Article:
Another dry spell is settling over Summit County this week, filling the forecast with sunny skies and temperatures in the 30s through the holiday weekend.
Summit County is expected to see highs in the mid-30s every day through Monday without even the slightest chance of snow before Martin Luther King Day, according to forecasts from the National Weather Service.
"The main story over the next week will be the sunny skies above and the inversions below," meteorologist and weather blogger Joel Gratz posted on OpenSnow.com Thursday.
Some weather watchers are looking forward to a possible shift toward snowier weather at the end of the month, but forecasts are still uncertain as to the timing or amount of any pending snowfall.
A cold snap that lingered over the county last weekend plunged temperatures into the double digits below zero at night, but did produce modest amounts of snow for local ski areas.
On Thursday, Breckenridge Ski Resort and Copper Mountain both reported 5 inches of snow in the last week. Keystone Resort was claiming 6 inches of new snow in the past seven days on Thursday, while Arapahoe Basin Ski Area reported 3 inches in the previous three days.
But without snow in the forecast, the snowpack built up during December's storms is again falling behind average.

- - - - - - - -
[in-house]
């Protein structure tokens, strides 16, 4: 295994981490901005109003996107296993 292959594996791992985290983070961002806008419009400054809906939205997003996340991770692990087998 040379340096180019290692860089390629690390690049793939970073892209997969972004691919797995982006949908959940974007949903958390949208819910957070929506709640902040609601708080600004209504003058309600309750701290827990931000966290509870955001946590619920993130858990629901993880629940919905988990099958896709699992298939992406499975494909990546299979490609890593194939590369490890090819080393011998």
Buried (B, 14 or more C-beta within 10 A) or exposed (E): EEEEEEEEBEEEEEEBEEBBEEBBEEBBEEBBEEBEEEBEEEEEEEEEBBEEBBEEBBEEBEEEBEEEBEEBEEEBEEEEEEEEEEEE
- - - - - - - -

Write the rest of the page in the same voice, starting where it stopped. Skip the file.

The Blue River Basin snowpack is now a mere 53 percent of average - meaning the Summit County area currently has only half as much snow as is normal for this time of the year - and the Colorado River Basin is sitting at 63 percent of average.
The National Drought Monitor continues to classify conditions in Summit County as a severe drought.
"People must acknowledge that we are in the midst of an extreme drought, with slim prospects for improvement in the near term," stated Troy Wineland, Division of Water Resources water commissioner for the Blue River Basin. "I want to share my concern for the consequences that back-to-back low snowpack seasons may bring about this summer."
Dillon Reservoir, a primary water source for Denver and a key economic engine for Summit County in the summer, is currently sitting at 69 percent of its total capacity. Without precipitation, the water level will continue to drop, Wineland said.
State water experts have said Colorado needs a better-than-average snow year this winter to alleviate drought conditions.